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Daniel J. Graeber

Daniel J. Graeber

Daniel Graeber is a writer and political analyst based in Michigan. His work on matters related to the geopolitical aspects of the global energy sector,…

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Big Oil Moves North Despite Climate Woes

The Intergovernmental Panel on Climate Change said Friday the sea ice in the arctic has melted at a rate of at least 9 percent per decade since the late 1970s. That trend should continue because scientists said most of the heat trapped by the rising level of greenhouse gas emissions is stored in the oceans. The report attributed the burning of fossil fuels to at least part of the problem. Melting sea ice, however, has left more of the arctic open to energy explorers for longer periods of time. Advocacy group Greenpeace is making headlines for its Russian campaign but it's done little to discourage energy companies from pushing north.

The IPCC found arctic sea ice has been melting steadily since the late 1970s. By 2050, much of the northern region should be almost ice-free in September.  Last week, a freighter carrying coal from Canada made its way through the arctic Northwest Passage for the first time. The Danish operator, Nordic Bulk Carriers, said the shorter route would save $80,000 worth of fuel and cut down on emissions tied to an alternative route, which is about 1,000 nautical miles longer.

Related article: Where's the Next Play for the Giants of Oil?

Qin Dahe, co-chairman of the IPCC working group that published the report, said it was the ocean that took up for more than 90 percent of the energy accumulated in the atmosphere between 1971 and 2010.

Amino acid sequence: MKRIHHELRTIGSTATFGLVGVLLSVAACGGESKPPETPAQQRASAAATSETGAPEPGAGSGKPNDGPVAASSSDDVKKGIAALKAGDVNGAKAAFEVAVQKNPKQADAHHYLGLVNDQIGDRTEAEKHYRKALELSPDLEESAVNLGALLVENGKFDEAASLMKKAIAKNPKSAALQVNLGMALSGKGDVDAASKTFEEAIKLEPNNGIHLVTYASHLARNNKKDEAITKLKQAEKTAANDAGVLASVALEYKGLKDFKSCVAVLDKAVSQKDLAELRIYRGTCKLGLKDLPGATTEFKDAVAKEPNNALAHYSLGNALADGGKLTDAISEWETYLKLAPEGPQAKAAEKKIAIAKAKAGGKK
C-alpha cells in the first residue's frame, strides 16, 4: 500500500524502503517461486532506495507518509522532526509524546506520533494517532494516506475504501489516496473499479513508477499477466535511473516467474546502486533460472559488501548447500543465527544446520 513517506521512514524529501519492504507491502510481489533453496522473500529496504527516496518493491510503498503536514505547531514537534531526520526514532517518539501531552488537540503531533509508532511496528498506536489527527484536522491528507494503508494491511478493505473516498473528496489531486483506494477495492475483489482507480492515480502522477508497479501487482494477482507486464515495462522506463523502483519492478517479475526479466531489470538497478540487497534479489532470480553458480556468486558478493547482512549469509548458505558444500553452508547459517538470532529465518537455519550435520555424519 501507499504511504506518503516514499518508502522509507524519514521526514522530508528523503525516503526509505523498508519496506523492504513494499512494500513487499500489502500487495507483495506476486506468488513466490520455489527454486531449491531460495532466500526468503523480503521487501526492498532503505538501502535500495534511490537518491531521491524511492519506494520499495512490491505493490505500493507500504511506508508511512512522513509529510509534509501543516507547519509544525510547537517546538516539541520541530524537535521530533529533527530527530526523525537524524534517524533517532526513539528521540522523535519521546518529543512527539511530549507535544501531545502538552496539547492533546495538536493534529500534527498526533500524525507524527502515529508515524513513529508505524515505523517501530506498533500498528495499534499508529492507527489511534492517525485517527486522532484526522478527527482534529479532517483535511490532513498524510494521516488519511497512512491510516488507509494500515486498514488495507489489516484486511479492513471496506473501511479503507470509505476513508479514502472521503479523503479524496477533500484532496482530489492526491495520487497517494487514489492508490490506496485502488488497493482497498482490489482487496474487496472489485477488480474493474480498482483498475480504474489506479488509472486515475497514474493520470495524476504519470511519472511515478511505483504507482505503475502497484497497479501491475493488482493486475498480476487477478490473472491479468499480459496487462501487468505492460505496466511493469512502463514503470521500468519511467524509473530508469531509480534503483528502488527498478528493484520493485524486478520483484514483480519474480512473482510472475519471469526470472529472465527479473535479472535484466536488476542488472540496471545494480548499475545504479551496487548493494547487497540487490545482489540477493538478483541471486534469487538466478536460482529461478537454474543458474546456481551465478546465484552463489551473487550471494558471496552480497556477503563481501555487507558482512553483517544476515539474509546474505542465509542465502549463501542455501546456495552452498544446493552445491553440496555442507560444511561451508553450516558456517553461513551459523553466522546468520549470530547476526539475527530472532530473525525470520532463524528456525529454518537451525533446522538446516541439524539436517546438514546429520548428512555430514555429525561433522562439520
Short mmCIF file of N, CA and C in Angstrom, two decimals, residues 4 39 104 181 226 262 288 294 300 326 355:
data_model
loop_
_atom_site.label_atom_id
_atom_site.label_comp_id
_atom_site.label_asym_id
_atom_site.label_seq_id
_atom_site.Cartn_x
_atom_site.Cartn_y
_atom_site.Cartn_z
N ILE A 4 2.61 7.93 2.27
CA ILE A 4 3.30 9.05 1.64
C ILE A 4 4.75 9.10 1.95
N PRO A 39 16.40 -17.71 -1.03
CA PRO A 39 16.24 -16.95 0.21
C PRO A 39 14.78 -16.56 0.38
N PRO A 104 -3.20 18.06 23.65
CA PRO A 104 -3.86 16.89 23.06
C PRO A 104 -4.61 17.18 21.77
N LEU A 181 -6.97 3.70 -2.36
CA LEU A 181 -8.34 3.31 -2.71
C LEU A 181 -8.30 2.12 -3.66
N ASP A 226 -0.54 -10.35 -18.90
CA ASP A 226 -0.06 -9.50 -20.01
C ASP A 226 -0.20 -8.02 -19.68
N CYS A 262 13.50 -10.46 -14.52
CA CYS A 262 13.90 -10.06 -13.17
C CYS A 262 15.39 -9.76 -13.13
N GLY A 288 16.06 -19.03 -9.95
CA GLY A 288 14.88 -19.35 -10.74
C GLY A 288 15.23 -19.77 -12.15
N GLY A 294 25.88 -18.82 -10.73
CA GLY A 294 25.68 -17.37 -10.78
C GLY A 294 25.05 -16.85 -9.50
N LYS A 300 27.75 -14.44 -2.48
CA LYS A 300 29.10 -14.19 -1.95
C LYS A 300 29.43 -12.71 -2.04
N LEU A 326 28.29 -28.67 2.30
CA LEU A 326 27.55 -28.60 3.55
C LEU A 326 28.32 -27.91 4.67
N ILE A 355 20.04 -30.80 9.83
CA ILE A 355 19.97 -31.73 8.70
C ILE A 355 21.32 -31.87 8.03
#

"As the ocean warms, and glaciers and ice sheets reduce, global mean sea level will continue to rise, but at a faster rate than we have experienced over the past 40 years," he said in a statement.

That may be good news for the Norwegian energy industry, however. Last year, the industry spent lavishly on new technology used to push oil and natural gas development deeper into the harsh arctic environment.  Lead by Statoil, regional efforts for arctic waters range from ice-breaking drill ships to radars used to detect oil spills in the north, where the sun sometimes never breaks the horizon. All told, however, companies operating in the arctic are looking to double the rates of production as new oil and gas fields emerge from beneath the melting ice.

Related article: Greenpeace Pirates Refused Bail in Russia

Dozens of activists with environmental organization Greenpeace were sentenced to jail by a Russian court last week for their role in a protest against a Gazprom drilling rig in the Pechora Sea. Greenpeace International Director Kumi Naidoo said the Russian energy company was operating recklessly while arctic sea ice is "melting before our eyes." Russian President Vladimir Putin, however, said his government was expanding its arctic protection while at the same time linking arctic exploration to the ability to clean up any mess.

The IPCC report is troubling. Though its assessment is that global warming is slowing down, its overall message is cause for concern. Carbon dioxide levels have increased primarily because of emissions tied to the use of fossil fuels. While the renewable energy race picks up, however, there's no pause in the rush to tap into emerging oil and gas reserves even in the harshest of climate scenarios.

By. Daniel J. Graeber of Oilprice.com




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